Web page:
Hello there, I am Santhosh Tuppad and I started hacking when I was 16. I did not learn to hack through a formal training, but my passion drove me to learn it more and then practice it consistently every day until today. I have security tested many many web applications, mobile applications, and any kind of software that is open on the web. In this workshop of 3 to 4 hours, I intend to help you with security testing philosophy, mindset and generating the ideas while performing tool assisted tests. I will also speak about OWASP Top 10 Attacks as they are important for any web application to have these security controls. We will experience the different kinds of attacks using a variety of tools and ideas.

After this tiny workshop, you surely need to practice more to get better at security testing, but this workshop will get you started and running. You will also go back to your work with this knowledge and skillset to ask questions to programmers which will reveal state of security of your web applications. Not only questions to programmers, but also questions to the software by performing security tests and attacks in order to find the web application security vulnerabilities.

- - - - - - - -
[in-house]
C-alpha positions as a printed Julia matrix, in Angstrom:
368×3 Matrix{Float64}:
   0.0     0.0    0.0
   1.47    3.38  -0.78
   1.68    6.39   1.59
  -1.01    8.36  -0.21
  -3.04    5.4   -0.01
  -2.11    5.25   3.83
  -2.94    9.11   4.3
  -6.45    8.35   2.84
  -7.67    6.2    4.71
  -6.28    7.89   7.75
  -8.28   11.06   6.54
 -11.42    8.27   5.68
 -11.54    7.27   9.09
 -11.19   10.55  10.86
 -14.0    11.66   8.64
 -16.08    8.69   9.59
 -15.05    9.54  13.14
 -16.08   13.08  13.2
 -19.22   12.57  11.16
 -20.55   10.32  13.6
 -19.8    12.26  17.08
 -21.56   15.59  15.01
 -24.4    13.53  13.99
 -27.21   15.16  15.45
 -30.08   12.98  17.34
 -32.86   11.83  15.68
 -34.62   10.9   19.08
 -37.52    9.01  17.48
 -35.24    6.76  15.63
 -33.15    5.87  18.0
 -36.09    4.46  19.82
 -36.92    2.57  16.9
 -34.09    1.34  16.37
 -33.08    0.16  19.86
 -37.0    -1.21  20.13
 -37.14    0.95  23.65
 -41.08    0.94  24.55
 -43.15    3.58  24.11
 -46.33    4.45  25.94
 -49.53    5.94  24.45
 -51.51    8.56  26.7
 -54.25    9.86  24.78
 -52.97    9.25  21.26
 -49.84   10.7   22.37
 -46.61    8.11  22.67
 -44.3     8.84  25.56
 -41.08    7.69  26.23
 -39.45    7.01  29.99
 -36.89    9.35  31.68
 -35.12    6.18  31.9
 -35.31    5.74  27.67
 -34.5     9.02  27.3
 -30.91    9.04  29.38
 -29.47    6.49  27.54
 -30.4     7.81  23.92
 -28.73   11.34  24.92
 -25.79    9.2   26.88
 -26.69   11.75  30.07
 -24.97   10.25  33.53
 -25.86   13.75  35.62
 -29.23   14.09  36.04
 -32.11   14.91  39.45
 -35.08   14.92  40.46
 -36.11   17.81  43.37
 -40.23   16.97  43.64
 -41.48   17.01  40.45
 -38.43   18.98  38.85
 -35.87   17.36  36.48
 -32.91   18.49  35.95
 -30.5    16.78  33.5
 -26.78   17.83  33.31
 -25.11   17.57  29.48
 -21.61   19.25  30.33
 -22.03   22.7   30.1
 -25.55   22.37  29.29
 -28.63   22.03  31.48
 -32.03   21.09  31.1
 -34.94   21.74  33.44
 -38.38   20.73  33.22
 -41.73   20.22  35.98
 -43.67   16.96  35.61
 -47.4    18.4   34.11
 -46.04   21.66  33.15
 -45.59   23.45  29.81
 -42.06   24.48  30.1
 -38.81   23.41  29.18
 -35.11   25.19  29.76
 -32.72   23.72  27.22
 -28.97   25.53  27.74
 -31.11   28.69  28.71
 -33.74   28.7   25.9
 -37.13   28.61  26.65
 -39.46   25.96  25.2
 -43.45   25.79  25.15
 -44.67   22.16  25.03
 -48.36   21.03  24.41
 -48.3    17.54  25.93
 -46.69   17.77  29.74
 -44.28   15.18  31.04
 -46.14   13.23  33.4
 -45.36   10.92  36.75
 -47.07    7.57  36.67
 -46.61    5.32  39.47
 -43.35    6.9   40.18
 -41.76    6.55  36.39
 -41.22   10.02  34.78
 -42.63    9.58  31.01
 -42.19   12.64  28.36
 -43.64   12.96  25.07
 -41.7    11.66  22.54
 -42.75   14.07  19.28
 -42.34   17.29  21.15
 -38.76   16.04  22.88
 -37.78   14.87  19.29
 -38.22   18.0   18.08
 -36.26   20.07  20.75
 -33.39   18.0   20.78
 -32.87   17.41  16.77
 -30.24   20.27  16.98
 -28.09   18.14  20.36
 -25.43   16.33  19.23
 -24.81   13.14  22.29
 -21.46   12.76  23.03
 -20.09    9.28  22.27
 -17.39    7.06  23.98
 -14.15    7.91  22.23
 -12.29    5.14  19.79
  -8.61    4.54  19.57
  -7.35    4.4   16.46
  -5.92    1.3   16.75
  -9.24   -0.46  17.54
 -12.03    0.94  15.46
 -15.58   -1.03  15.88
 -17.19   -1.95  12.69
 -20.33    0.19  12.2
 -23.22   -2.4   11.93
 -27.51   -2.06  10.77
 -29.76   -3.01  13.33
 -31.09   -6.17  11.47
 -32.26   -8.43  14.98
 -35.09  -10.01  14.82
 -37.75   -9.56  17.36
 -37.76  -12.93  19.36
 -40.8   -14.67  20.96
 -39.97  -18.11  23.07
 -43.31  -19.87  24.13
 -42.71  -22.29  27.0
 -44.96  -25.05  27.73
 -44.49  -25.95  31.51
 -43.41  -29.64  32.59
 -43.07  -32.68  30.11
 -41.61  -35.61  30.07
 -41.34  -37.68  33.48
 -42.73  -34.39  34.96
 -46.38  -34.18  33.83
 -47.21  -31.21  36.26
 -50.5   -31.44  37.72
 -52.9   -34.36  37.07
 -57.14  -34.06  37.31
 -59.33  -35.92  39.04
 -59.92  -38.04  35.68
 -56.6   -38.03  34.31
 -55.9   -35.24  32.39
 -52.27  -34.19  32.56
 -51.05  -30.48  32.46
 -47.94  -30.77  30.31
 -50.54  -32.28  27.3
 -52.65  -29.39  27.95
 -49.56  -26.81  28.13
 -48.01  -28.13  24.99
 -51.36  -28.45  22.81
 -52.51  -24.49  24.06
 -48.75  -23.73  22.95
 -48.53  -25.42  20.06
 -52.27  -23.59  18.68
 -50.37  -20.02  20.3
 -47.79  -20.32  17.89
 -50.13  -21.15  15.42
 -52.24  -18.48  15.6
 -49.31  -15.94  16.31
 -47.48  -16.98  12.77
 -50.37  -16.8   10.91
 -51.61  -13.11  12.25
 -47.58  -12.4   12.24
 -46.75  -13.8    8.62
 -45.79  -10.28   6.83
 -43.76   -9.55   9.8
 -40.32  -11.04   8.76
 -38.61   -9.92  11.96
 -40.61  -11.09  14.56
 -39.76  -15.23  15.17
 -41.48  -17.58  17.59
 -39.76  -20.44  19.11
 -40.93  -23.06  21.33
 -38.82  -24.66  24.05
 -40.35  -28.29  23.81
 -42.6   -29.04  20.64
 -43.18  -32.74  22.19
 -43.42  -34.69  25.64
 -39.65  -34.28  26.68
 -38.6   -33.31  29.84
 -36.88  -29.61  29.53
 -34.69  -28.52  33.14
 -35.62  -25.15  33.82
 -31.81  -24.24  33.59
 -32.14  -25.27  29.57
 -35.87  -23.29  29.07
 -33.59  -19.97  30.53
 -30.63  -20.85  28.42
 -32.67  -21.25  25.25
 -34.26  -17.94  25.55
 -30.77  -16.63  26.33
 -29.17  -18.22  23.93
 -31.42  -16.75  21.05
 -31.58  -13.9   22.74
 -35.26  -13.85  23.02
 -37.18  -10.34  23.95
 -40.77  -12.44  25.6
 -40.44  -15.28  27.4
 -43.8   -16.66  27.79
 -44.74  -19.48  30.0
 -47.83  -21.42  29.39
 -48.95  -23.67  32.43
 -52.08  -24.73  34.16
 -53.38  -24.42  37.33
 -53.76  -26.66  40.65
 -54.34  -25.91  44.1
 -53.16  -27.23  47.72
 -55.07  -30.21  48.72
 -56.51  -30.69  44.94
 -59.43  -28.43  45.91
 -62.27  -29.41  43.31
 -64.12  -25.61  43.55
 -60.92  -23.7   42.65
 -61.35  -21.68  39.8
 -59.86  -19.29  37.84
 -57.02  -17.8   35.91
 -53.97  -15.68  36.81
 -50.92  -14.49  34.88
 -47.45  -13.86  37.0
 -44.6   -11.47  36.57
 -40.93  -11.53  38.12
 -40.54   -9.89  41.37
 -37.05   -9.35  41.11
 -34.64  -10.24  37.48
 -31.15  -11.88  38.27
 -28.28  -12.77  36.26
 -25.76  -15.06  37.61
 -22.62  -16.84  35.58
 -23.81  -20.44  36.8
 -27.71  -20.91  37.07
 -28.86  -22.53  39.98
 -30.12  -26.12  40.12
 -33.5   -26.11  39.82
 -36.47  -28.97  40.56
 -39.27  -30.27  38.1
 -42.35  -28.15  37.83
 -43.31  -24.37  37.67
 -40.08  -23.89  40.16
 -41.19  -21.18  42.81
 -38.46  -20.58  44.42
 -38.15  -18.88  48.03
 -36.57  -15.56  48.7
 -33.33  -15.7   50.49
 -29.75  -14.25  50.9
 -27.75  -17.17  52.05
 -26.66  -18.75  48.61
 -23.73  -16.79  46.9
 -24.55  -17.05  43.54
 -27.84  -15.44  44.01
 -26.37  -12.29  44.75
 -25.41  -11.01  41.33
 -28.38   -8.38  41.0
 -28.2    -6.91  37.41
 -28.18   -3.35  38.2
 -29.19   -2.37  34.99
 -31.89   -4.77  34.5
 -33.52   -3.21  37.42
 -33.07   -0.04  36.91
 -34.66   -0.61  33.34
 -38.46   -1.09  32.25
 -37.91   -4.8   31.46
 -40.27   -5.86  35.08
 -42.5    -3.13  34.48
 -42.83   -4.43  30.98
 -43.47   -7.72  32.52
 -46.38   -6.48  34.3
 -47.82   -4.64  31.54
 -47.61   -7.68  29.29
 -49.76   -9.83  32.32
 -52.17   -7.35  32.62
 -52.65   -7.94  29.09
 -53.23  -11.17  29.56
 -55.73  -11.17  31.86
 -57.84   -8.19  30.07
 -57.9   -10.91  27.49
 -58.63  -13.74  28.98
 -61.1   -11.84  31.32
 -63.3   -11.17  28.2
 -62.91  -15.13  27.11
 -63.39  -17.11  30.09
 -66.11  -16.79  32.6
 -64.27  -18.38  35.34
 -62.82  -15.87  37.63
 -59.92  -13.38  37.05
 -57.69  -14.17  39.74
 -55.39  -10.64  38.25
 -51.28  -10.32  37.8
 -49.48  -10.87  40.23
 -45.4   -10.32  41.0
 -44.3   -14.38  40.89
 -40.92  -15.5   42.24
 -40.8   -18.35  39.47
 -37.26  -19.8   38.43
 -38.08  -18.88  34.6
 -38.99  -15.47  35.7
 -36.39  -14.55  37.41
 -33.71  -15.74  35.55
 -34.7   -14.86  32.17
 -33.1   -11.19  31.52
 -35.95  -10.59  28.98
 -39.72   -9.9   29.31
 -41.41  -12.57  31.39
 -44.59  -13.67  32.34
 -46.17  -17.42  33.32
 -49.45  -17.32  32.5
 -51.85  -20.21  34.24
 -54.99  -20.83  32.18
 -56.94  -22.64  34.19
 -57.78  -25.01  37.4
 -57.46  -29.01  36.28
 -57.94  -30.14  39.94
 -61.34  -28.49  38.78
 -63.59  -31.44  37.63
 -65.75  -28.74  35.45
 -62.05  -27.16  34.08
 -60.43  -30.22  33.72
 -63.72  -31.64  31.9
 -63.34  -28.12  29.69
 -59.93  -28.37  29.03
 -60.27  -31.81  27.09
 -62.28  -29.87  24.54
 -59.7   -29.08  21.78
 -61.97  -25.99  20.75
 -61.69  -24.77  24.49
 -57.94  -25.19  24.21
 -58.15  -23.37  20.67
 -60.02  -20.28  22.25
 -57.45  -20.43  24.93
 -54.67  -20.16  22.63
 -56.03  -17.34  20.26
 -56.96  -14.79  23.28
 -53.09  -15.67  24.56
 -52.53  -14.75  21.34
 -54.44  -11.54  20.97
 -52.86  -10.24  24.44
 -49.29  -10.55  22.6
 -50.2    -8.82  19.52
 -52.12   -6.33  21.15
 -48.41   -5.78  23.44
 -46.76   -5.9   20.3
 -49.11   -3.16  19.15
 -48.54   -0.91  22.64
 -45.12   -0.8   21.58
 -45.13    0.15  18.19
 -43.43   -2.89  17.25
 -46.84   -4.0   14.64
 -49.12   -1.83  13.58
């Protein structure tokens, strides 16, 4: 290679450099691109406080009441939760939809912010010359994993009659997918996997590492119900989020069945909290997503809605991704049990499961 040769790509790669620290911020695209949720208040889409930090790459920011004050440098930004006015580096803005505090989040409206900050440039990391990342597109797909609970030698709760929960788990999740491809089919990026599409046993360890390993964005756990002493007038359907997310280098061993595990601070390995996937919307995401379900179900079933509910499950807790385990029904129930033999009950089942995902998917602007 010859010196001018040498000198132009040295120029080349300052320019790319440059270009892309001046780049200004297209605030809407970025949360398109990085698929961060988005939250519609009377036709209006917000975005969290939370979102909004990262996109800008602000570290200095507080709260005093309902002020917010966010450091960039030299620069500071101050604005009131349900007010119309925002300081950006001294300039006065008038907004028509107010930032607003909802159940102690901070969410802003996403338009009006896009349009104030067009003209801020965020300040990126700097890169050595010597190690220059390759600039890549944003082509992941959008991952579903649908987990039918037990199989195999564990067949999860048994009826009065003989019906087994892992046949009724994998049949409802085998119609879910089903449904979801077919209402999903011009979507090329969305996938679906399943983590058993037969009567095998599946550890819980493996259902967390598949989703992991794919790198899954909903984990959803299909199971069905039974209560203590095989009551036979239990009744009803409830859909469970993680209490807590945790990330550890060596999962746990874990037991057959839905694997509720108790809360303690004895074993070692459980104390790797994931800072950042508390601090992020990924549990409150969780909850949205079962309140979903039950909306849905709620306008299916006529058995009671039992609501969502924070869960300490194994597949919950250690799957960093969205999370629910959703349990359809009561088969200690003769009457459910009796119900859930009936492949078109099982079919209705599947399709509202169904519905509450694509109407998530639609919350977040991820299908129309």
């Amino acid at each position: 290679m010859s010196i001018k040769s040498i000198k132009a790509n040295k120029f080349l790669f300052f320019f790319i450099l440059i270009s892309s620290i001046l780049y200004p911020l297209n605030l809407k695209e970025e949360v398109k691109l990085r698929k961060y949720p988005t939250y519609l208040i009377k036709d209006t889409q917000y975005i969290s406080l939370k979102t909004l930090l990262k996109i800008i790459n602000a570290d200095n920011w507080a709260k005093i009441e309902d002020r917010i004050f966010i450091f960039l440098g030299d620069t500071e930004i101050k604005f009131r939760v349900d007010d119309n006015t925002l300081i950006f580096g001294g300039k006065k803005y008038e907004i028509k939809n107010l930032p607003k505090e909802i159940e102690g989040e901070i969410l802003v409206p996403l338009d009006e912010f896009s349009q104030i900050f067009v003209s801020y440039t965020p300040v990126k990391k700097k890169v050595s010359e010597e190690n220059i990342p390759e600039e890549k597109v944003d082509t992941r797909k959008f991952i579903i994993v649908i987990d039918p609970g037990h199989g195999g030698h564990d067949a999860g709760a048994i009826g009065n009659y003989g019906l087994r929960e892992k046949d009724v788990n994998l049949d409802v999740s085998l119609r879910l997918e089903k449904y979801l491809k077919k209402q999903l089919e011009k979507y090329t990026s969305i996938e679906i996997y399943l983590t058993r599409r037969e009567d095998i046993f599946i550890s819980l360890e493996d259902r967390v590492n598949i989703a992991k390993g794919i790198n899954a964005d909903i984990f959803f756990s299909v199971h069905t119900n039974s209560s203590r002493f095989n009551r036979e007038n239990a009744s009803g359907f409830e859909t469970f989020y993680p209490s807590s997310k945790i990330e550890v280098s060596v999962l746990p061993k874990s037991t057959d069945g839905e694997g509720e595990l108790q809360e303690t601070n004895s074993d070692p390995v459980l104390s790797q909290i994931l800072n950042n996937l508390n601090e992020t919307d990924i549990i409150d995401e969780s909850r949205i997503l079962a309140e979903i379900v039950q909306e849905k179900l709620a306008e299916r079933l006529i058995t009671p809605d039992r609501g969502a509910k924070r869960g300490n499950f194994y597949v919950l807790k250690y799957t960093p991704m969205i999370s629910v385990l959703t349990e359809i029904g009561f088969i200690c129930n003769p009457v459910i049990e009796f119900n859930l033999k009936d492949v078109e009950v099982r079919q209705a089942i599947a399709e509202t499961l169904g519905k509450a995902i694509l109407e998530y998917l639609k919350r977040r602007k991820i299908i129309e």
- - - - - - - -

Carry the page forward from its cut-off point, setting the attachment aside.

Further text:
Santhosh Tuppad is an intrinsically motivated and passionate software tester whose specialty is security testing apart from his love for exploratory testing and check automation. He became a hacker at the age of 16 and he has variety of experiences through hacking and he loves to speak about his transformation from unethical hacker to ethical hacker. Santhosh having unethical hacker experience before transforming as an ethical hacker knows about how his enemies (blackhat hackers) function and how he can help companies to work on safeguarding the application and making it highly difficult for blackhat hackers to compromise the application.

Apart from this, Santhosh is also OWASP CheatSheet Series Contributor and likes to call himself “Privacy Fighter” because he cares.

This is an interactive half day workshop where attendees will gain some good knowledge of API testing with Codeception.

They will also explore how it works, and how to write the tests to validate backend endpoints


You will learn:

  • How to start with Codeception
  • What are the capabilities of Codeception
  • How to write a simple API test with PHP
  • Good practices for writing API tests
  • At the end we will have a Q/A session where we can discuss question and work through any examples you might bring


  1. Composer package manager: please install from here -
  2. Using Composer you need to install Latest version of Codeception -
  3. PHP version: >=5.6.0 <8.0
  4. Basic knowledge of PHP and APIs